Editorials

Follow-up after treatment for cervical intraepithelial neoplasia

BMJ 2012; 345 doi: http://dx.doi.org/10.1136/bmj.e7186 (Published 01 November 2012) Cite this as: BMJ 2012;345:e7186
  1. Maaike C G Bleeker, pathologist 1,
  2. Chris J L M Meijer, pathologist1,
  3. Johannes Berkhof, statistician2
  1. 1Department of Pathology, VU Medical Centre, PO Box 7075, Amsterdam, Netherlands
  2. 2Department of Epidemiology and Biostatistics, VU Medical Centre
  1. mcg.bleeker{at}vumc.nl

Combined cytology and HPV testing at six and 24 months should be sufficient

To prevent cervical cancer, many women are treated for cervical intraepithelial neoplasia (CIN) with excision of the lesion. Although this treatment is considered to be highly effective, 10-15% of treated women will have residual or recurrent disease.1 2 3 Accurate assessments of the risk of cervical cancer after such treatment can guide the development of the most effective post-treatment surveillance strategy. In a linked paper (doi:10.1136/bmj.e6855), Rebolj and colleagues found a fourfold greater risk of cervical cancer in women who completed their post-treatment follow-up compared with those with a normal primary smear.4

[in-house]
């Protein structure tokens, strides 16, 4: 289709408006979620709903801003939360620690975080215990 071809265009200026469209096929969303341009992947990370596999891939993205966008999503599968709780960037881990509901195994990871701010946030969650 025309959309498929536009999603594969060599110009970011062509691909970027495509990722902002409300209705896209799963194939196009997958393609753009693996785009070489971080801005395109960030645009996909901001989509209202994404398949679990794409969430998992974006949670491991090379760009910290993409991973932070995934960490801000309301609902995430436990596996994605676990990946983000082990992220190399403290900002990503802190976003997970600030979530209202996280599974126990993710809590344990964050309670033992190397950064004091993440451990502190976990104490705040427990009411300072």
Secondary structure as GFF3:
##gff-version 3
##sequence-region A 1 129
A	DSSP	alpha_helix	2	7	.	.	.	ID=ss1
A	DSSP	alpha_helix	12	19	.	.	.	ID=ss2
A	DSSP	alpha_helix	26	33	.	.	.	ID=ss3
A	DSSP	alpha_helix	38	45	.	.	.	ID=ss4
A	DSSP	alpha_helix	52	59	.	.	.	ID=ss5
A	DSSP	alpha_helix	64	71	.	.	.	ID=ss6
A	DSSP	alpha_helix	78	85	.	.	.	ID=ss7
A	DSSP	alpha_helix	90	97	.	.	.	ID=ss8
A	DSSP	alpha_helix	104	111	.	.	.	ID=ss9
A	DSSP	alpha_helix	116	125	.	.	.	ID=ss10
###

To judge the importance of these findings in relation to post-treatment surveillance strategies, it is important to understand what is being measured. Firstly, a substantial proportion of post-treatment cancers probably result from so called residual disease. In such cases the lesion was not completely excised and human papillomavirus (HPV) infection persists. If the residual lesion was small, it might take some time for it to regrow to a detectable size. Secondly, women treated for CIN whose lesion is completely excised may …

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